In order to protectively cover the various components of the constant velocity joint from dirt, water, and other contaminants, and further to retain an adequate amount of lubricant therein, it is known to provide a flexible boot thereabout. A typical flexible boot includes a first relatively large end that is secured to the outer race of the constant velocity joint and a second relatively small end that is secured to the shaft extending from the inner race of the constant velocity joint. Usually, the boot is formed from a rubber or plastic material having a plurality of bellows-shaped convolutions formed therein to accommodate angular movement of the shaft relative to the outer race. When installed about the constant velocity joint, the flexible boot functions to protectively cover the various components of the constant velocity joint from dirt, water, and other contaminants, and further to retain an adequate amount of lubricant therein.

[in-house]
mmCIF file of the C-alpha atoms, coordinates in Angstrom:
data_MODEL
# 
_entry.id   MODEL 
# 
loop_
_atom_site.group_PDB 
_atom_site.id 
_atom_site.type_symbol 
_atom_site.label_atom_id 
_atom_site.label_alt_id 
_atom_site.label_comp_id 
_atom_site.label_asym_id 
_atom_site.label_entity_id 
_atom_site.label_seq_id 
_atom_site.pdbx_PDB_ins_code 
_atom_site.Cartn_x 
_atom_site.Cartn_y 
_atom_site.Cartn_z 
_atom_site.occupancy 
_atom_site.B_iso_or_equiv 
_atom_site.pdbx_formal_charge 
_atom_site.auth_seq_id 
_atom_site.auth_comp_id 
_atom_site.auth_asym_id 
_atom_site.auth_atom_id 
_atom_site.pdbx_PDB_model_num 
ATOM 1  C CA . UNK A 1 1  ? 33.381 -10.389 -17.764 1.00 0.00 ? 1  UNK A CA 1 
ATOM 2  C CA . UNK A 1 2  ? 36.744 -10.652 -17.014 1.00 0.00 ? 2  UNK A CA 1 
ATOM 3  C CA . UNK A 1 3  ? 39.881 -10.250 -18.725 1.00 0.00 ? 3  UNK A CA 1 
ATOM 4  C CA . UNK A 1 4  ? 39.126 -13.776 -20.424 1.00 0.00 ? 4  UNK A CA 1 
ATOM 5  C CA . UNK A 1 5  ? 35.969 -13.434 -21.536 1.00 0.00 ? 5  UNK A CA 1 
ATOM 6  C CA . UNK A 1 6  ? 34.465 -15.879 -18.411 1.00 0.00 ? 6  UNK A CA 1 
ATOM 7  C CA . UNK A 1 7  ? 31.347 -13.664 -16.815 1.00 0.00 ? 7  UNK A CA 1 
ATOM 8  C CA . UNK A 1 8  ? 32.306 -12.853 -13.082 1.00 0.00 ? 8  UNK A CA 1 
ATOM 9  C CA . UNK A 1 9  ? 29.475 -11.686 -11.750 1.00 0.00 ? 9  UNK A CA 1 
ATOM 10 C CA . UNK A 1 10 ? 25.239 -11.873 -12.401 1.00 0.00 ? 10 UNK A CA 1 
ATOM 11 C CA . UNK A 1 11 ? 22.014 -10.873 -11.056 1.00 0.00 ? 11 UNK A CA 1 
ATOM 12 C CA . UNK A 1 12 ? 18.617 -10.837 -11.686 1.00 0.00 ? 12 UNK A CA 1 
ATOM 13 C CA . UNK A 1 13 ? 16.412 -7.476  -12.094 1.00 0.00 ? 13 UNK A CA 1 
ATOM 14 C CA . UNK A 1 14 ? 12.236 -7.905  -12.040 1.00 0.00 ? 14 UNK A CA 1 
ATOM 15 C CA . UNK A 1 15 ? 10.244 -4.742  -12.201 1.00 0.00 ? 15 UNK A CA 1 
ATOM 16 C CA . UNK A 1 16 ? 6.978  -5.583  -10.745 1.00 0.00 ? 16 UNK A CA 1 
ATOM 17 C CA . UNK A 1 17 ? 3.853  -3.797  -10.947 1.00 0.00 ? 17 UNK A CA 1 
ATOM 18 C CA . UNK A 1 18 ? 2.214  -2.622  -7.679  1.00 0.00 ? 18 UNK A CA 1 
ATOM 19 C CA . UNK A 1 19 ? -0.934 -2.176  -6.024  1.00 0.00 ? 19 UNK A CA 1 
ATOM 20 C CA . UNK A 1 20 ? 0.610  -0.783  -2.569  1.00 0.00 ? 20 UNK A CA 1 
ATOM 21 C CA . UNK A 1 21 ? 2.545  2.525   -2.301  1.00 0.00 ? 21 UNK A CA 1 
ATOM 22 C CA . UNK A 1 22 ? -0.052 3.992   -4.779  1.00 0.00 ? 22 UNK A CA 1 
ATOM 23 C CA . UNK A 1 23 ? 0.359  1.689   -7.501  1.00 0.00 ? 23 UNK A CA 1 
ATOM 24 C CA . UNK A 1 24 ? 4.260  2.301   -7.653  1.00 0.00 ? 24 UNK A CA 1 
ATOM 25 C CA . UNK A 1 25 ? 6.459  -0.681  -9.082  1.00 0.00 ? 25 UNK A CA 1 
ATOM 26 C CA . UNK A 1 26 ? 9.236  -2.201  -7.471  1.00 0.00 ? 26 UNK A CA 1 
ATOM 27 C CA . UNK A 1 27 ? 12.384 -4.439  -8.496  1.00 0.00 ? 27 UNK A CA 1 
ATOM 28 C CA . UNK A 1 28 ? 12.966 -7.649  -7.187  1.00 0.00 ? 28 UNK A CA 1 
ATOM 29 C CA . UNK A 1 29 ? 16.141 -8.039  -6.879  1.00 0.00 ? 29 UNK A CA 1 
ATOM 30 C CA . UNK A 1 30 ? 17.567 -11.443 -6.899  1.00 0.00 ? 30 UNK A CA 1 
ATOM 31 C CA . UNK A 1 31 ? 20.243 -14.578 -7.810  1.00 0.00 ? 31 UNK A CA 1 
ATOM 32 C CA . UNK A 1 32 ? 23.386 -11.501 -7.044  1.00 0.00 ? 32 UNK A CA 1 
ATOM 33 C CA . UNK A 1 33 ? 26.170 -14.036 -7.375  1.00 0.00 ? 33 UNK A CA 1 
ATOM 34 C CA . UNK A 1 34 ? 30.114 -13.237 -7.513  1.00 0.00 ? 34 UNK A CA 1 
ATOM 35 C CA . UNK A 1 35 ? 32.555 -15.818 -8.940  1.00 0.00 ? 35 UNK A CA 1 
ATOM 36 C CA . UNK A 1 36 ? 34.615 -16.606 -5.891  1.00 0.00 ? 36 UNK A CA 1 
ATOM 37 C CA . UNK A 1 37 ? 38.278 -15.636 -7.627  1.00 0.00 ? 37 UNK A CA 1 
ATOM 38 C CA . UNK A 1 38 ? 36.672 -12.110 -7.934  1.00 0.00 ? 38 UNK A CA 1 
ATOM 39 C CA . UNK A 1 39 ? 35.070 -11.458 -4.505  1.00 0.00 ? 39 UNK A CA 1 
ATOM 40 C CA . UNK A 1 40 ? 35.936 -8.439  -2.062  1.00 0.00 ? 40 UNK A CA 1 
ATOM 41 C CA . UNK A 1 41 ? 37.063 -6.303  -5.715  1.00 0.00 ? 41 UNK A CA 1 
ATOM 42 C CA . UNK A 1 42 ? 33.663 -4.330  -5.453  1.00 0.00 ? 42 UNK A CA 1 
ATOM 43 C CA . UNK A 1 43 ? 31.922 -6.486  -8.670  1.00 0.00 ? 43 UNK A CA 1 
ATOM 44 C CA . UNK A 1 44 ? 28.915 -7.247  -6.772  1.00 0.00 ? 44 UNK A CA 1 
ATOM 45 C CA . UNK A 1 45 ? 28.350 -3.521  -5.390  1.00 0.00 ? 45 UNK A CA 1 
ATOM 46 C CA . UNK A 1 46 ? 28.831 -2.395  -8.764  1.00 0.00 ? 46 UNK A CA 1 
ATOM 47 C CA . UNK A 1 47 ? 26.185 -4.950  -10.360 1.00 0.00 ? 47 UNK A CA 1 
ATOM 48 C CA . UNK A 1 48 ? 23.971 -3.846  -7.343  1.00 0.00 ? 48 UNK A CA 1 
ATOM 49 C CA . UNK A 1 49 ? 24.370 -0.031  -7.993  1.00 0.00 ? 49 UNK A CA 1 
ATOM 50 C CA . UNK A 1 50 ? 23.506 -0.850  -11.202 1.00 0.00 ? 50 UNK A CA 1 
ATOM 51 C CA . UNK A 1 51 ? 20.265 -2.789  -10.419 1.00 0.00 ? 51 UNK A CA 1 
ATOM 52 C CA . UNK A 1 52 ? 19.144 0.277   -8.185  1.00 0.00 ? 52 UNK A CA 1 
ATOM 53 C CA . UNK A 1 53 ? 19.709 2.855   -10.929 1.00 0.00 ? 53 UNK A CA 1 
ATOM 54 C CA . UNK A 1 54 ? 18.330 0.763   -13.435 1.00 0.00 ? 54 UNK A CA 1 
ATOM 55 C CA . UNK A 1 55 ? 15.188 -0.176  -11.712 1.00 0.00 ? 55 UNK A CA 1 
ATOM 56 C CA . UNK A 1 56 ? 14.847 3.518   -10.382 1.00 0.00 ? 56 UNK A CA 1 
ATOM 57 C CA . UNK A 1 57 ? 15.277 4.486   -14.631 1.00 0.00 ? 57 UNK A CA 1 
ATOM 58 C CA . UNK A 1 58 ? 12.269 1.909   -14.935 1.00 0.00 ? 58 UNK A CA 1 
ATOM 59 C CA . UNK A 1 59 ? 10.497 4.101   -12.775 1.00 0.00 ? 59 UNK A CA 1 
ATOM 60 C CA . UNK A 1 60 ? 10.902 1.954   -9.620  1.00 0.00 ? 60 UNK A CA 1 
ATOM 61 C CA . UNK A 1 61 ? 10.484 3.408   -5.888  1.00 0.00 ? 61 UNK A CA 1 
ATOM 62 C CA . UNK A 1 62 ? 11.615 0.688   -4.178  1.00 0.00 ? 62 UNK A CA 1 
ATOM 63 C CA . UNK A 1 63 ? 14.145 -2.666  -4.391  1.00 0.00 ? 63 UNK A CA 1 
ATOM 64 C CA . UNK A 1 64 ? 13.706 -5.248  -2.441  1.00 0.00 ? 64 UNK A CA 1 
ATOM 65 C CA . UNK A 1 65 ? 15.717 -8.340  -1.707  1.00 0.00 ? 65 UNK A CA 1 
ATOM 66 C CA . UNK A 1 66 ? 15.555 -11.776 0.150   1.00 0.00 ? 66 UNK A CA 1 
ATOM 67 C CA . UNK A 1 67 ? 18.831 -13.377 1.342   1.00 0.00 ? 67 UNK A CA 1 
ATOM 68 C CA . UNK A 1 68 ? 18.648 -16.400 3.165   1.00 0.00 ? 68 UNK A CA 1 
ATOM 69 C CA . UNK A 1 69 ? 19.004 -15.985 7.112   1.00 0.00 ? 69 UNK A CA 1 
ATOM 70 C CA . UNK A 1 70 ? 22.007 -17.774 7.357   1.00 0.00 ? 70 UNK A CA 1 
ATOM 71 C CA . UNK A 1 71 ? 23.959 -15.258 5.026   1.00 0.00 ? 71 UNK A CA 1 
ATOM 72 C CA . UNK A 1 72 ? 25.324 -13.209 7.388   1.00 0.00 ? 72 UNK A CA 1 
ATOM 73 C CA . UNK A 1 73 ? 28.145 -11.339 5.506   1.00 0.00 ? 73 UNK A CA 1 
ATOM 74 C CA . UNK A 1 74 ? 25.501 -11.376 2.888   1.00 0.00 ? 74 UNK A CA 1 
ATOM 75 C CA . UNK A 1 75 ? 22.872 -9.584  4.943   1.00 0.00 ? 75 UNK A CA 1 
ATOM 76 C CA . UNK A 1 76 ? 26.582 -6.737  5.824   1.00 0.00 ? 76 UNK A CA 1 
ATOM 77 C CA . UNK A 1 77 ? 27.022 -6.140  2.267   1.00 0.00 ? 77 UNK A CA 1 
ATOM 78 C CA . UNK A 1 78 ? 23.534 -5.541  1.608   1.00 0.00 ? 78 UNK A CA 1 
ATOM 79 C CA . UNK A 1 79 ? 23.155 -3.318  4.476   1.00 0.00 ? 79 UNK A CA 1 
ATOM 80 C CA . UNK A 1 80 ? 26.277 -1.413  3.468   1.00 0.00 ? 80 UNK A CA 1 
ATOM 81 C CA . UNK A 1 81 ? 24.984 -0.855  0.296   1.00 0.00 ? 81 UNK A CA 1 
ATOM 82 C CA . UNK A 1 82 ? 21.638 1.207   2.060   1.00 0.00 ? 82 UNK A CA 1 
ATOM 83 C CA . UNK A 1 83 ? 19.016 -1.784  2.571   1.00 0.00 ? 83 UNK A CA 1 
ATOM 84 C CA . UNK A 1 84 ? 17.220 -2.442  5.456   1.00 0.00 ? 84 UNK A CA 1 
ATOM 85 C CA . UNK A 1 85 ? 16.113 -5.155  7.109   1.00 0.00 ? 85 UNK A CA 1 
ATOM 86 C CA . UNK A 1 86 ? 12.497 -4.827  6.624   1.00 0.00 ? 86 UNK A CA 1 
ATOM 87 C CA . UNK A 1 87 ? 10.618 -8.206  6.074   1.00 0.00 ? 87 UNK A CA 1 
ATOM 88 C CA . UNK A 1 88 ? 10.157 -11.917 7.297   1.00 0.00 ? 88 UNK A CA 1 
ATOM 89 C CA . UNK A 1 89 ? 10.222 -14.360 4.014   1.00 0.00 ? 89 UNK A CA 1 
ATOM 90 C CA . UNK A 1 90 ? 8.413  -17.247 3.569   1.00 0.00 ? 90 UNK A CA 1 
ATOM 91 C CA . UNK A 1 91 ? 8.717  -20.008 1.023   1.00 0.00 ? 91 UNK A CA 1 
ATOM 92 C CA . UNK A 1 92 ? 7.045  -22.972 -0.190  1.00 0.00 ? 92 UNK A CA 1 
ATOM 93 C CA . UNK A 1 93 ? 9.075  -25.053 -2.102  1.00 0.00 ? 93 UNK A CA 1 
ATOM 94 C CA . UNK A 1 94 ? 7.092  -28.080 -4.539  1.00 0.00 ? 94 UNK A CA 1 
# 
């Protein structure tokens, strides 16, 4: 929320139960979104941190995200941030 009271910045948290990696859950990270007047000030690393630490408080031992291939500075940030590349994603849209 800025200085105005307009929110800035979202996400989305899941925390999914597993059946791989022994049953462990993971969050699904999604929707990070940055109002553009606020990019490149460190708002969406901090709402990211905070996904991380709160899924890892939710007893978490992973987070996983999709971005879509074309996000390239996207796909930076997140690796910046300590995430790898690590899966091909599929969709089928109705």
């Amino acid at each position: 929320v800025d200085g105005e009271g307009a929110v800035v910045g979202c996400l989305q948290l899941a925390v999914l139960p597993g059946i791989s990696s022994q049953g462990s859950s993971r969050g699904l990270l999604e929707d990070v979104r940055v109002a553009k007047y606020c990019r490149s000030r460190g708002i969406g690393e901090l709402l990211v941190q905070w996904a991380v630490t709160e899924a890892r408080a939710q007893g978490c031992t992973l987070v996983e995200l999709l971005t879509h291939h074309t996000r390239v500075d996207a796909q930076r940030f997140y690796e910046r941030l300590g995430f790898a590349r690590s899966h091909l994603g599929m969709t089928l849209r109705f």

Several structures are known in the art for securing the ends of the flexible boot to the associated components of the constant velocity joint. Typically, the relatively small end of the flexible boot is secured to the shaft extending from the inner race of the constant velocity joint by an annular band clamp. The band clamp extends concentrically about the co-axially overlapping portions of the flexible boot and the shaft so as to frictionally retain the relatively small end of the flexible boot thereon. In some instances, the relatively large end of the flexible boot is secured to the outer circumferential surface of the outer race of the constant velocity joint in a similar manner. Alternatively, it is known to secure the relatively large end of the flexible boot to an axial face of the outer race using an annular retaining ring and a plurality of threaded fasteners. Although both of these structures function satisfactorily, it has been found that they may undesirably limit the maximum operating angles accommodated by the constant velocity joint in some instances. Thus, it would be desirable to provide an improved structure for a flexible boot assembly adapted to protectively cover a constant velocity joint.

SUMMARY OF THE INVENTION